Caitlyn Jenner's heartfelt apology after her offensive 'man in a dress' remark.

Last week, Caitlyn Jenner messed up. Big.

While discussing what makes "a good image" during an interview with Time, the Olympian and trans activist said she works very hard on her "presentation" because she doesn't want to make others uncomfortable by looking like "a man in a dress."

Yeaaah ... no.


Photo by Kevin Winter/Getty Images for Nederlander.

"One thing that has always been important for me, and it may seem very self-absorbed or whatever, is first of all your presentation of who you are. I think it’s much easier for a trans woman or a trans man who authentically kind of looks and plays the role. So what I call my presentation. I try to take that seriously. I think it puts people at ease. If you’re out there and, to be honest with you, if you look like a man in a dress, it makes people uncomfortable. So the first thing I can do is try to present myself well. I want to dress well. I want to look good." — Caitlyn Jenner, Time, Dec. 9, 2015

As you can imagine, the backlash was swift and critical, prompting Jenner to respond (which I'll get to in a moment).

But, unfortunately, it's not the first time she dropped the ball.

In August, Jenner failed to understand why it's critical that social programs are made available for the trans community. The following month, she claimed to be "in on the joke" when it came to an offensive Caitlyn Jenner Halloween costume that mocked the transgender experience. And remember that time she gave a wishy-washy response regarding her support for same-sex marriage (which was a little odd coming from an LGBT activist)?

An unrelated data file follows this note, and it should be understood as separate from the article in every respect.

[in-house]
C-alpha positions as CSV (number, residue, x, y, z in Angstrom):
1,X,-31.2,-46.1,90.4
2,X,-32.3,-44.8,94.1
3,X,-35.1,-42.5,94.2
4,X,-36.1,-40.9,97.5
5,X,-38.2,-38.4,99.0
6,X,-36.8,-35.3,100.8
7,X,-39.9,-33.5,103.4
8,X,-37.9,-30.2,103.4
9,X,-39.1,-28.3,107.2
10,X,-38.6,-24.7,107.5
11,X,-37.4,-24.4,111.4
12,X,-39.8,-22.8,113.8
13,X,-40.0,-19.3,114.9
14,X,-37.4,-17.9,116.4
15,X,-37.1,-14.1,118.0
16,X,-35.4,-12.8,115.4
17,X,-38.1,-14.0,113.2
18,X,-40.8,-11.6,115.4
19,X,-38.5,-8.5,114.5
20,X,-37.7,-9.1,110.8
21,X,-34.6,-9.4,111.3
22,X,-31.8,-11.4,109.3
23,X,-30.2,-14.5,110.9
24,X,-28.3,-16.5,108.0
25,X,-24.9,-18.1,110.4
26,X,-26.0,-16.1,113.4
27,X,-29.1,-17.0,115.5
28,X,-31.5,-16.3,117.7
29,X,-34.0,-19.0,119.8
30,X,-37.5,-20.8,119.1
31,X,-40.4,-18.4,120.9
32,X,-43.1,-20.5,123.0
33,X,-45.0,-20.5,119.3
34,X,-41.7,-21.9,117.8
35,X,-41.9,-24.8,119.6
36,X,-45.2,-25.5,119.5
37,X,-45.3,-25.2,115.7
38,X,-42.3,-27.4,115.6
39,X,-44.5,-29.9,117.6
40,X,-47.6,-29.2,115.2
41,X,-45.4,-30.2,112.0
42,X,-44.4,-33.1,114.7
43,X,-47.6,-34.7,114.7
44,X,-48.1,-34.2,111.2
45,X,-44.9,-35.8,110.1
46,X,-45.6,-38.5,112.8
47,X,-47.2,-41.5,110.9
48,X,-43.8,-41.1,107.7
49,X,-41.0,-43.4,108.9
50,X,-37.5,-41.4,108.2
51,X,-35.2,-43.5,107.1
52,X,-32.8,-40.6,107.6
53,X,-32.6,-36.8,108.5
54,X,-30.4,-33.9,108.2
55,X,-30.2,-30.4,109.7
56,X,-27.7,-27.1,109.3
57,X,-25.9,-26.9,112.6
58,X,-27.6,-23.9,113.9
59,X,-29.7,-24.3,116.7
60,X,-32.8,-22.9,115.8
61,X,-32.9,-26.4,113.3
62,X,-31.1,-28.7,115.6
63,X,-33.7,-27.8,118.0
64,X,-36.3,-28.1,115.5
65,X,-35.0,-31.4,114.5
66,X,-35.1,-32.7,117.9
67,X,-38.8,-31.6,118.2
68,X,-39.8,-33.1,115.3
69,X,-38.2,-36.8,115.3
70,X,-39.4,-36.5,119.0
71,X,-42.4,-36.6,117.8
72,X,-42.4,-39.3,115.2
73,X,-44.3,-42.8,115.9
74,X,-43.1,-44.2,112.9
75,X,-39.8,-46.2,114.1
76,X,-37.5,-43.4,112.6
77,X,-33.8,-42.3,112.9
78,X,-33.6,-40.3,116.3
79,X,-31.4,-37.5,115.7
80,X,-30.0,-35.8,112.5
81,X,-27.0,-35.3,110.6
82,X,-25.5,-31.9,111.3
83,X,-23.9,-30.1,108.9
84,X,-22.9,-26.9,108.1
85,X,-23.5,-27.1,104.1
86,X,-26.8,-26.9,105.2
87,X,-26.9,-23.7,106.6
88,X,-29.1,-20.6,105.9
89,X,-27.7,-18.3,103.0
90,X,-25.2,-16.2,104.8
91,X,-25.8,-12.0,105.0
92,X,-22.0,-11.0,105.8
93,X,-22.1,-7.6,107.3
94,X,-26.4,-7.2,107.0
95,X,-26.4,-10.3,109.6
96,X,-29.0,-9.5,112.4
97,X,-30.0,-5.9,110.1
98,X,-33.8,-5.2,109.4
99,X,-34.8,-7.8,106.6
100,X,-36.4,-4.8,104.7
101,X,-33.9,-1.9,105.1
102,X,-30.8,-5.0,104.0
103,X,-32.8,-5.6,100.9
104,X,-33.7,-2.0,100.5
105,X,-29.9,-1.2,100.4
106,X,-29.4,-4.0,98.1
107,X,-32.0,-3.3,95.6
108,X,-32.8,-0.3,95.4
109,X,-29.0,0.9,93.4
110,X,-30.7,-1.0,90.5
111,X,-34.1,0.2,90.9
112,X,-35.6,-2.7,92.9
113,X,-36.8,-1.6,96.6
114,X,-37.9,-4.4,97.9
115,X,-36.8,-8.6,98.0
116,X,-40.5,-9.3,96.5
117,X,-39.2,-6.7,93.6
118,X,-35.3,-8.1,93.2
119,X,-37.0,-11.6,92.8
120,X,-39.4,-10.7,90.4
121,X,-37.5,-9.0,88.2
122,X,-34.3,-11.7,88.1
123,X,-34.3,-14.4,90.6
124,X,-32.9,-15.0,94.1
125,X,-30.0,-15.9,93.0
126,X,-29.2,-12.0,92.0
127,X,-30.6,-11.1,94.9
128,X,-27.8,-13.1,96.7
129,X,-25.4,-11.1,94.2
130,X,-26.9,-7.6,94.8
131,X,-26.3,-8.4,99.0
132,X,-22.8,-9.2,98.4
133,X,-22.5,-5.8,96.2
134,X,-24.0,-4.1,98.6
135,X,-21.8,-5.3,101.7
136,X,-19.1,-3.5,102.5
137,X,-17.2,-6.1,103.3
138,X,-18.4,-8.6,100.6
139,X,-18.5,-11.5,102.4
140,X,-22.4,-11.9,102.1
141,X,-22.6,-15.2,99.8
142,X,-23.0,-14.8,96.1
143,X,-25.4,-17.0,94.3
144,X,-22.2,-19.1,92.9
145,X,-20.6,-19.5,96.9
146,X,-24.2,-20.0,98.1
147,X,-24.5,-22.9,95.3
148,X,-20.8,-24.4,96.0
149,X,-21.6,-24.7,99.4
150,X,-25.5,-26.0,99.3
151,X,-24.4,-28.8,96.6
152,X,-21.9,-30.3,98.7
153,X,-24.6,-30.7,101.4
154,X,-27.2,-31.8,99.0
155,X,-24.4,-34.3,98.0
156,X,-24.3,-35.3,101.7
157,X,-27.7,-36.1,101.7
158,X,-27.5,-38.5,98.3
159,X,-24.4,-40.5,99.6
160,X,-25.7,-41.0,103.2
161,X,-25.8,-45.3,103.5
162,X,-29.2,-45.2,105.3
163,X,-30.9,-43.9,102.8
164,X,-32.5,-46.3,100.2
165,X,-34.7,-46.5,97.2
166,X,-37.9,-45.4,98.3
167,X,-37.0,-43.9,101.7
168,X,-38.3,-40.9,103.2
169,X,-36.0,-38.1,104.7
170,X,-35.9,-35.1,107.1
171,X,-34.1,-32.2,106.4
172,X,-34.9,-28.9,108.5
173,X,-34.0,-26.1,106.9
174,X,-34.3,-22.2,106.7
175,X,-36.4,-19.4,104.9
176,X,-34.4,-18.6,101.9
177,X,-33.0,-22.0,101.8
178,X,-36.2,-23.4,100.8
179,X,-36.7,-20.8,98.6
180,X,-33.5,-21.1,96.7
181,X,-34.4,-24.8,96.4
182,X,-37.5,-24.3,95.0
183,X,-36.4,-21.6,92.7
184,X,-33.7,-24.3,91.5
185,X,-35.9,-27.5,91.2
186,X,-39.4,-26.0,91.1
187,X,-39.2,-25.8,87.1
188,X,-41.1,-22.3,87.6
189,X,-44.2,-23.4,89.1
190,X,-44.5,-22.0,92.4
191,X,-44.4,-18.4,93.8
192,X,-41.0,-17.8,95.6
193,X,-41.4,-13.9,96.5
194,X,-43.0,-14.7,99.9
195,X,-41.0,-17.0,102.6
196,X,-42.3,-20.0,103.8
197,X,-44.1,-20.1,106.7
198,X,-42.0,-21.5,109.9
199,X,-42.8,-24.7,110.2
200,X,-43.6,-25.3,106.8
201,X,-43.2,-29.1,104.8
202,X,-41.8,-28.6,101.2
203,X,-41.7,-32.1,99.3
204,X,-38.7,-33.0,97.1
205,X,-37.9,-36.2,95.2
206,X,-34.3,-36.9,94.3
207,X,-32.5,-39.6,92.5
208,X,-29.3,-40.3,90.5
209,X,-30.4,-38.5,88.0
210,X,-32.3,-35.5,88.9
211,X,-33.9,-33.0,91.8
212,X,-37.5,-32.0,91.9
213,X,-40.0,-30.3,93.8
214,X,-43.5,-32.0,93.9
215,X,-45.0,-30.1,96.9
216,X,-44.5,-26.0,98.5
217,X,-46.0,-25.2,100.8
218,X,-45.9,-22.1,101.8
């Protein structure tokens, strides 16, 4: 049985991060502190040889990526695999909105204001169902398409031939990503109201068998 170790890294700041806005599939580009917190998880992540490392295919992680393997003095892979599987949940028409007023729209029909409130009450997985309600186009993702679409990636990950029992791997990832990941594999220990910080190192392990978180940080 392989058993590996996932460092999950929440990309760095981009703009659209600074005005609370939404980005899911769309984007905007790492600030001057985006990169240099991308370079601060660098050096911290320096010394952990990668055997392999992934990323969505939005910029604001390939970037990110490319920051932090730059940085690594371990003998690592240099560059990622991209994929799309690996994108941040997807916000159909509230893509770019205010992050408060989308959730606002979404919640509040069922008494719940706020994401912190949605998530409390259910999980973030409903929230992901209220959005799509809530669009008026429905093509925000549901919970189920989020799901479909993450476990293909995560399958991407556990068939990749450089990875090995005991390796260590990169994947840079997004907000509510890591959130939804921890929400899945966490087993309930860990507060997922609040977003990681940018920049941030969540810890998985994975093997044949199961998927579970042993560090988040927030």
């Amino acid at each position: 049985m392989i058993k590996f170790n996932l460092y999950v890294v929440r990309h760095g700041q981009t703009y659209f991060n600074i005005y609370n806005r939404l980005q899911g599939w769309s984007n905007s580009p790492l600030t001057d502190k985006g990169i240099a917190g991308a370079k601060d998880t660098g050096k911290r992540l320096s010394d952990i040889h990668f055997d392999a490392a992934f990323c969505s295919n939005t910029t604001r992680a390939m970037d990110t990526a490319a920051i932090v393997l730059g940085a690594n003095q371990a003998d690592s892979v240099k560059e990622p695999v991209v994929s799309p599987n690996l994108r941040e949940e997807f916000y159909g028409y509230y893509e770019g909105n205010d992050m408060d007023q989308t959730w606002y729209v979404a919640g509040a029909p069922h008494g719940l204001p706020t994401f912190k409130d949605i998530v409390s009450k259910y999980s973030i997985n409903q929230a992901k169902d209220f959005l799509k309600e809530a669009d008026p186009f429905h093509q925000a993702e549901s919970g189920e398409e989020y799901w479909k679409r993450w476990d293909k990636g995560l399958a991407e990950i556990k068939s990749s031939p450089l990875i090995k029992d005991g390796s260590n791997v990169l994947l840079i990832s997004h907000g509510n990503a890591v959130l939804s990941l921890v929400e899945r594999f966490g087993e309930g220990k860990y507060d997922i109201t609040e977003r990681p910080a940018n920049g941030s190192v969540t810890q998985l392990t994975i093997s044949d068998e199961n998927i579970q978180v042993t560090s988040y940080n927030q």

Photo by Jason Kempin/Getty Images for The Point Foundation.

Many fans were frustrated with her most recent blunder and rightfully so. In large part due to her reality TV fame, Jenner is one of the most visible trans activists out there — her words, and the messages behind them, matter.

Jenner's "man in a dress" remark is a problem for a few important reasons.

First of all, she implied it's valid for someone to feel uncomfortable by another person's expression of gender.

It's not anyone's job to make me feel comfortable around them through their gender expression. It is my job, however, to accept everyone — cis, trans, or otherwise — regardless of how they look or where they fall on the spectrum of gender.